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A longitudinal diffusion tensor imaging study assessing white matter fiber tracts after sports-related concussion.
J Neurotrauma. 2014 Nov 15; 31(22):1860-71.JN

Abstract

The extent of structural injury in sports-related concussion (SRC) is central to the course of recovery, long-term effects, and the decision to return to play. In the present longitudinal study, we used diffusion tensor imaging (DTI) to assess white matter (WM) fiber tract integrity within 2 days, 2 weeks, and 2 months of concussive injury. Participants were right-handed male varsity contact-sport athletes (20.2±1.0 years of age) with a medically diagnosed SRC (no loss of consciousness). They were compared to right-handed male varsity non-contact-sport athletes serving as controls (19.9±1.7 years). We found significantly increased radial diffusivity (RD) in concussed athletes (n=12; paired t-test, tract-based spatial statistics; p<0.025) at 2 days, when compared to the 2-week postinjury time point. The increase was found in a cluster of right hemisphere voxels, spanning the posterior limb of the internal capsule (IC), the retrolenticular part of the IC, the inferior longitudinal fasciculus, the inferior fronto-occipital fasciculus (sagittal stratum), and the anterior thalamic radiation. Post-hoc, univariate, between-group (controls vs. concussed), mixed-effects analysis of the cluster showed significantly higher RD at 2 days (p=0.002), as compared to the controls, with a trend in the same direction at 2 months (p=0.11). Results for fractional anisotropy (FA) in the same cluster showed a similar, but inverted, pattern; FA was decreased at 2 days and at 2 months postinjury, when compared to healthy controls. At 2 weeks postinjury, no statistical differences between concussed and control athletes were found with regard to either RD or FA. These results support the hypothesis of increased RD and reduced FA within 72 h postinjury, followed by recovery that may extend beyond 2 weeks. RD appears to be a sensitive measure of concussive injury.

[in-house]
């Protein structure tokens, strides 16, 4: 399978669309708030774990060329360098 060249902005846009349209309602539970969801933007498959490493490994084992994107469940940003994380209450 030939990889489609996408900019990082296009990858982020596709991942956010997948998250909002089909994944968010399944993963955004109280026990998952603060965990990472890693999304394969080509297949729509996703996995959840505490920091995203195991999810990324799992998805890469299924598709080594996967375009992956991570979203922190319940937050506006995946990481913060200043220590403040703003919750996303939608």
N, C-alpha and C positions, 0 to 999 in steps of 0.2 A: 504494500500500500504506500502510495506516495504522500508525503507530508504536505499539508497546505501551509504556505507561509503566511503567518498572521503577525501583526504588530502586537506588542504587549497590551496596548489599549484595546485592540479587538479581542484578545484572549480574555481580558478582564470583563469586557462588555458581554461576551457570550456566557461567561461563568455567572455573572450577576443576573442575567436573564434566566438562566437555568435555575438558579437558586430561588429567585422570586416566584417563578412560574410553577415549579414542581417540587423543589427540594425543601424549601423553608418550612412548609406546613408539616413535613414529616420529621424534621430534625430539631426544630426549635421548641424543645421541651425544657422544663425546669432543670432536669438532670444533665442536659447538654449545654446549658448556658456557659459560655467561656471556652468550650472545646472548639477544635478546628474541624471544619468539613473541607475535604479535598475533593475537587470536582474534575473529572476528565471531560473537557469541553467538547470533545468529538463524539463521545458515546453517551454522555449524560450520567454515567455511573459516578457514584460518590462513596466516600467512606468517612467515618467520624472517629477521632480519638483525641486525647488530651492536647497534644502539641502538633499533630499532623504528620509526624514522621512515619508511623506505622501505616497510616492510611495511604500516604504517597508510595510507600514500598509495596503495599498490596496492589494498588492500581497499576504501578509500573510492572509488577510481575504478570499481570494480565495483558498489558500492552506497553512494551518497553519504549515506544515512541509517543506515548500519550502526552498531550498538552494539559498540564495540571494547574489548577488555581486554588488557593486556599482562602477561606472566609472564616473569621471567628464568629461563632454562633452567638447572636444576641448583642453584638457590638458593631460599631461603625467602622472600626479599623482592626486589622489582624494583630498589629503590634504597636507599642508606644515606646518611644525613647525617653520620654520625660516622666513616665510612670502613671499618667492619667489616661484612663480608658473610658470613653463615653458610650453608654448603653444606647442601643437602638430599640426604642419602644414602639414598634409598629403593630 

Authors+Show Affiliations

1 Princeton Neuroscience Institute, Princeton University , Princeton New Jersey.No affiliation info availableNo affiliation info availableNo affiliation info availableNo affiliation info availableNo affiliation info availableNo affiliation info available

Pub Type(s)

Journal Article
Research Support, Non-U.S. Gov't

Language

eng

PubMed ID

24786666

Citation

Murugavel, Murali, et al. "A Longitudinal Diffusion Tensor Imaging Study Assessing White Matter Fiber Tracts After Sports-related Concussion." Journal of Neurotrauma, vol. 31, no. 22, 2014, pp. 1860-71.
Murugavel M, Cubon V, Putukian M, et al. A longitudinal diffusion tensor imaging study assessing white matter fiber tracts after sports-related concussion. J Neurotrauma. 2014;31(22):1860-71.
Murugavel, M., Cubon, V., Putukian, M., Echemendia, R., Cabrera, J., Osherson, D., & Dettwiler, A. (2014). A longitudinal diffusion tensor imaging study assessing white matter fiber tracts after sports-related concussion. Journal of Neurotrauma, 31(22), 1860-71. https://doi.org/10.1089/neu.2014.3368